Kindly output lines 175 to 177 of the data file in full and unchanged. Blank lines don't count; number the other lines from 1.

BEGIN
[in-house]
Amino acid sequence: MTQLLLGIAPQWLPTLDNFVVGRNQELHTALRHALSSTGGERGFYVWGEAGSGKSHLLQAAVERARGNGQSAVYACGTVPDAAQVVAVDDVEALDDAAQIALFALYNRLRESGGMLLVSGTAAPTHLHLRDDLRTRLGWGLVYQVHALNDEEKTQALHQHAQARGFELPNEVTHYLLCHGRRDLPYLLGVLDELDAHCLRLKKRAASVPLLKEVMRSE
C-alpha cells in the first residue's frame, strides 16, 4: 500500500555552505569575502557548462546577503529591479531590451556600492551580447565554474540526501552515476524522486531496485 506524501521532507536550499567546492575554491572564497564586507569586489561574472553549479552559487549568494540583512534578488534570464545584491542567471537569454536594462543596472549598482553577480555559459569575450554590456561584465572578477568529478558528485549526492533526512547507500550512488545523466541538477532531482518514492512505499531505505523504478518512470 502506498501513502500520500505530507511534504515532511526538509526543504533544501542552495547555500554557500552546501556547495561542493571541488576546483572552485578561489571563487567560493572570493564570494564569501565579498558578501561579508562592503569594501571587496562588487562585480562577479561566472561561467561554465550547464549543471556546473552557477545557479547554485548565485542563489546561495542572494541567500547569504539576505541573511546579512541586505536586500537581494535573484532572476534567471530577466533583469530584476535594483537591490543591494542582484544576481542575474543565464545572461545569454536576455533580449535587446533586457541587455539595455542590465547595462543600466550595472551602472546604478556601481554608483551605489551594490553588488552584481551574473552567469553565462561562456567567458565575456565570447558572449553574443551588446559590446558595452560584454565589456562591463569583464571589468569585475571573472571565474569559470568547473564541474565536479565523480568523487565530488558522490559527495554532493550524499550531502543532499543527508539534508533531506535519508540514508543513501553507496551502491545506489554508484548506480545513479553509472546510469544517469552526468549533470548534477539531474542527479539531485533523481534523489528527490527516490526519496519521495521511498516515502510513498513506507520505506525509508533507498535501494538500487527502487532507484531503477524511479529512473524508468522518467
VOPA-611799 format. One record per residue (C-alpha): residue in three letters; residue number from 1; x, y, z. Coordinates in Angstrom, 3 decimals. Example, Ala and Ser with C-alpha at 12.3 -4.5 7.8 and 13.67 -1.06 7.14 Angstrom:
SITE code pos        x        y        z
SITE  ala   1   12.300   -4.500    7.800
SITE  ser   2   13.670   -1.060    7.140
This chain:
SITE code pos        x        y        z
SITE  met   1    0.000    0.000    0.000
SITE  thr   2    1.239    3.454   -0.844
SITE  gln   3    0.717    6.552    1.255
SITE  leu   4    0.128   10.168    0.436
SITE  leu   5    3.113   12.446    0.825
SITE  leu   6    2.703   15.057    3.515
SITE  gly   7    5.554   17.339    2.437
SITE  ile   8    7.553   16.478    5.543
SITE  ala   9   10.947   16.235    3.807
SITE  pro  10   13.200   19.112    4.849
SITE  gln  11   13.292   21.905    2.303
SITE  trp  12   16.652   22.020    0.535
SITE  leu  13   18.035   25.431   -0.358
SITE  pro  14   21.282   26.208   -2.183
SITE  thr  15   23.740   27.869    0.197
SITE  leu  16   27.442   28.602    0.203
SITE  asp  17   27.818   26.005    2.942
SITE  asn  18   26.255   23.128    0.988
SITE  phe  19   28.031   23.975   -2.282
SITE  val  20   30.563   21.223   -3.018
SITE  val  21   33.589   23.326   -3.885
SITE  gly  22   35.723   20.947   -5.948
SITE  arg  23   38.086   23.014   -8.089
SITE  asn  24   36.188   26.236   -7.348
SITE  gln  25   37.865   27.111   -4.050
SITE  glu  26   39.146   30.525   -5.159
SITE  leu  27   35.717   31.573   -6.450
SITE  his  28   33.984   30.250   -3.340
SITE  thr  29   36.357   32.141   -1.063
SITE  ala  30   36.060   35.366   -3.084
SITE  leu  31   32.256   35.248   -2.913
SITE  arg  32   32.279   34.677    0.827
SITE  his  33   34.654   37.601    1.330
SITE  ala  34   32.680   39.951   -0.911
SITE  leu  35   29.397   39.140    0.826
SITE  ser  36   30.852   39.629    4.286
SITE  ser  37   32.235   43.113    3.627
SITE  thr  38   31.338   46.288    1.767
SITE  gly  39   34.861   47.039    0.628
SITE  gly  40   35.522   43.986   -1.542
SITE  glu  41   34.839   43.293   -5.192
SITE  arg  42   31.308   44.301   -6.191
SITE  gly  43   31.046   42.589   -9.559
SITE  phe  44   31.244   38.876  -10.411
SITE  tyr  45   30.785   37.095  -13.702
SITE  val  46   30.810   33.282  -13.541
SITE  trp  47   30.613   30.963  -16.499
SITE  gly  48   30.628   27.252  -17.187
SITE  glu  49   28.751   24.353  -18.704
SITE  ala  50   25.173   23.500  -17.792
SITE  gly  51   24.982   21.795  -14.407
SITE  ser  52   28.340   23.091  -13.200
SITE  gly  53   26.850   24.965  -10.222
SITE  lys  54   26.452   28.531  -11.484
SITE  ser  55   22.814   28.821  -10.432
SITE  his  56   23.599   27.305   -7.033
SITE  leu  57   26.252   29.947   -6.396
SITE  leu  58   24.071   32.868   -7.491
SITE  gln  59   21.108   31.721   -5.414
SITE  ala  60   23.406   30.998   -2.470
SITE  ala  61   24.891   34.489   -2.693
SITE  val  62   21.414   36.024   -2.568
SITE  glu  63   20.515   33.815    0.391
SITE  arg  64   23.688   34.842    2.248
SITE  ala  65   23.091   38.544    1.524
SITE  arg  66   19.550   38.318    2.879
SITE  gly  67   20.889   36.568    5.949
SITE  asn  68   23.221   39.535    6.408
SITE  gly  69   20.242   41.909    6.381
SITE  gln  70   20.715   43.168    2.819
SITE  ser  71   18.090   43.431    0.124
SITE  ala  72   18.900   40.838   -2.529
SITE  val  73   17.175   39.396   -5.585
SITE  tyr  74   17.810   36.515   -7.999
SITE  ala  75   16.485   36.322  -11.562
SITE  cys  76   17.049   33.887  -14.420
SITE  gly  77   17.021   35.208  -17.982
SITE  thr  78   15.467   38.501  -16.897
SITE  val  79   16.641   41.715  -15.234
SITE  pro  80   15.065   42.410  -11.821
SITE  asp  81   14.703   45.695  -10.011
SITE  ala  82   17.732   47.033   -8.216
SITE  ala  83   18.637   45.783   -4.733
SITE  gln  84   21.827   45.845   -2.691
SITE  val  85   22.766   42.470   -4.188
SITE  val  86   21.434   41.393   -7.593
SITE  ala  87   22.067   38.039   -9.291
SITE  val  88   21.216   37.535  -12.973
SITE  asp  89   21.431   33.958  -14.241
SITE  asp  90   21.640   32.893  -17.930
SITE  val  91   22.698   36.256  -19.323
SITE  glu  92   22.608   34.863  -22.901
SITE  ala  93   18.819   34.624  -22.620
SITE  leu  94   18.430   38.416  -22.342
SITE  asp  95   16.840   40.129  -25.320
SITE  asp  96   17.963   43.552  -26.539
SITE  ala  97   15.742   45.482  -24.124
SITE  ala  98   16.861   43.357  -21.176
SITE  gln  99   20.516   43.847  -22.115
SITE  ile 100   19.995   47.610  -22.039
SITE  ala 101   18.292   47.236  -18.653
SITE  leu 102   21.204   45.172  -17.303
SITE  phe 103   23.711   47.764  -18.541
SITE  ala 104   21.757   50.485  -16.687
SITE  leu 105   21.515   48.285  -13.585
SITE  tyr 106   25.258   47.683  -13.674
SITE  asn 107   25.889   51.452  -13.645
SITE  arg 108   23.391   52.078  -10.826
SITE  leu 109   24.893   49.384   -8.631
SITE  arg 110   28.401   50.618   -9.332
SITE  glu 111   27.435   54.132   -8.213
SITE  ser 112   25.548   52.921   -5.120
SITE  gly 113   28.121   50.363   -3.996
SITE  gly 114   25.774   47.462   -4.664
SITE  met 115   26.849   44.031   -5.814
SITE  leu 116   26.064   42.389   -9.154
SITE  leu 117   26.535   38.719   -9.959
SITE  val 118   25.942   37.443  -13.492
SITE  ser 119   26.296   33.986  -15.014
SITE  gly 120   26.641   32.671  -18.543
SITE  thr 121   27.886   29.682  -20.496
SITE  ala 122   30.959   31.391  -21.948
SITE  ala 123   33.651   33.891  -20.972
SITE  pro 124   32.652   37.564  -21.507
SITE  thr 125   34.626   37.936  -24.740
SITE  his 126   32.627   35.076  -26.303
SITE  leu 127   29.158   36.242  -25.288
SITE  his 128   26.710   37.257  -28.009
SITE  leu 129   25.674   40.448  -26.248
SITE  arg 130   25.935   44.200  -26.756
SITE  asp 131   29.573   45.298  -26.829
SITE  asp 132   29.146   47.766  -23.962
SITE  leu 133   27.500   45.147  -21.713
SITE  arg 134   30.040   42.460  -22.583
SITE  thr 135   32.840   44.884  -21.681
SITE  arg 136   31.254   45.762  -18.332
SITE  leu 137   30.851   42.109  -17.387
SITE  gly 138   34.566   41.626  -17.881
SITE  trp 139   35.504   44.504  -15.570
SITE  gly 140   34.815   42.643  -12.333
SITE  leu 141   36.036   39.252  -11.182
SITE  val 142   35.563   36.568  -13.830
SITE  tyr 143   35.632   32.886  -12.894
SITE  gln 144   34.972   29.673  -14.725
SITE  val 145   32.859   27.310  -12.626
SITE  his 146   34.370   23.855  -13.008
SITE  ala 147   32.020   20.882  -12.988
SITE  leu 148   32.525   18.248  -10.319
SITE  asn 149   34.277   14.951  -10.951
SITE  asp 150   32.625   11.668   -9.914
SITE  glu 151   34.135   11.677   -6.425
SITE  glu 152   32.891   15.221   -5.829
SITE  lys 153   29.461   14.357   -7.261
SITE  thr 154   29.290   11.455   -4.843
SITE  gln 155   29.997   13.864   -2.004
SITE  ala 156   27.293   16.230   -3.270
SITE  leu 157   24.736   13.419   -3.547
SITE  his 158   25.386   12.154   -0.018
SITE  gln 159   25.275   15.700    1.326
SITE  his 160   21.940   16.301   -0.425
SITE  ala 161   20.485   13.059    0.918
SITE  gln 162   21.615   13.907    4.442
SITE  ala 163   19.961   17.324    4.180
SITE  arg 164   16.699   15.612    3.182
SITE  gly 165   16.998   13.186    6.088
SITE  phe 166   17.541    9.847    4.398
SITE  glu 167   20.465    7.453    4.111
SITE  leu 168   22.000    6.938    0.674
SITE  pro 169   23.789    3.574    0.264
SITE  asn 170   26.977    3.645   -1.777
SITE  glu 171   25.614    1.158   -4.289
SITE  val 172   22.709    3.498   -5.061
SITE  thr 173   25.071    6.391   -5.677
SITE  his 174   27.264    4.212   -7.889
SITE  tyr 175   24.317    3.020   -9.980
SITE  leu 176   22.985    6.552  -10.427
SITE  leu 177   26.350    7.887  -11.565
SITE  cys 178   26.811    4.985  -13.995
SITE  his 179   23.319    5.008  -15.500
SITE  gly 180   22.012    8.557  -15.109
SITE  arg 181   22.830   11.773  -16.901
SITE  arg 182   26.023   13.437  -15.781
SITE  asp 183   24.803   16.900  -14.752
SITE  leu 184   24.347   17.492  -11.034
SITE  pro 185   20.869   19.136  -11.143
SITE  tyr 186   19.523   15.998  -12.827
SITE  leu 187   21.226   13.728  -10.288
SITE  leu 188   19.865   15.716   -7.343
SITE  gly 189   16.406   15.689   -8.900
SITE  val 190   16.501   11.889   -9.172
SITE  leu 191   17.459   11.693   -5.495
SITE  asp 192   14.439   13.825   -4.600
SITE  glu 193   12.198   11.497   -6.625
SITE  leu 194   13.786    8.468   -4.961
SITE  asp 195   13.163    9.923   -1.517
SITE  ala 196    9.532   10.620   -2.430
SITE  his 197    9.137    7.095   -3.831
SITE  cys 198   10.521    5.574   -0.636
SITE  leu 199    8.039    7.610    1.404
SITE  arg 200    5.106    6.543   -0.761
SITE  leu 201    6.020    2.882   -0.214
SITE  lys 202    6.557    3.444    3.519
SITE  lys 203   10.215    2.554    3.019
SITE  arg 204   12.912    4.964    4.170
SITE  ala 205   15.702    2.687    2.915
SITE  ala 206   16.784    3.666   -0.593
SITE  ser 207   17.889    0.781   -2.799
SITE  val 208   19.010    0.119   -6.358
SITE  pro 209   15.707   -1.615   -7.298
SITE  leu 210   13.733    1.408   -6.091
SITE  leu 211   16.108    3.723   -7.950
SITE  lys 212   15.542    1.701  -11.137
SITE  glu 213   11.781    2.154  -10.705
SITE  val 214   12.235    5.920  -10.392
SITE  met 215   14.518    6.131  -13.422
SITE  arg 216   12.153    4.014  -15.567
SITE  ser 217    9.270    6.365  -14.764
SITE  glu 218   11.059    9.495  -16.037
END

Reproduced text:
SITE  phe 166   17.541    9.847    4.398
SITE  glu 167   20.465    7.453    4.111
SITE  leu 168   22.000    6.938    0.674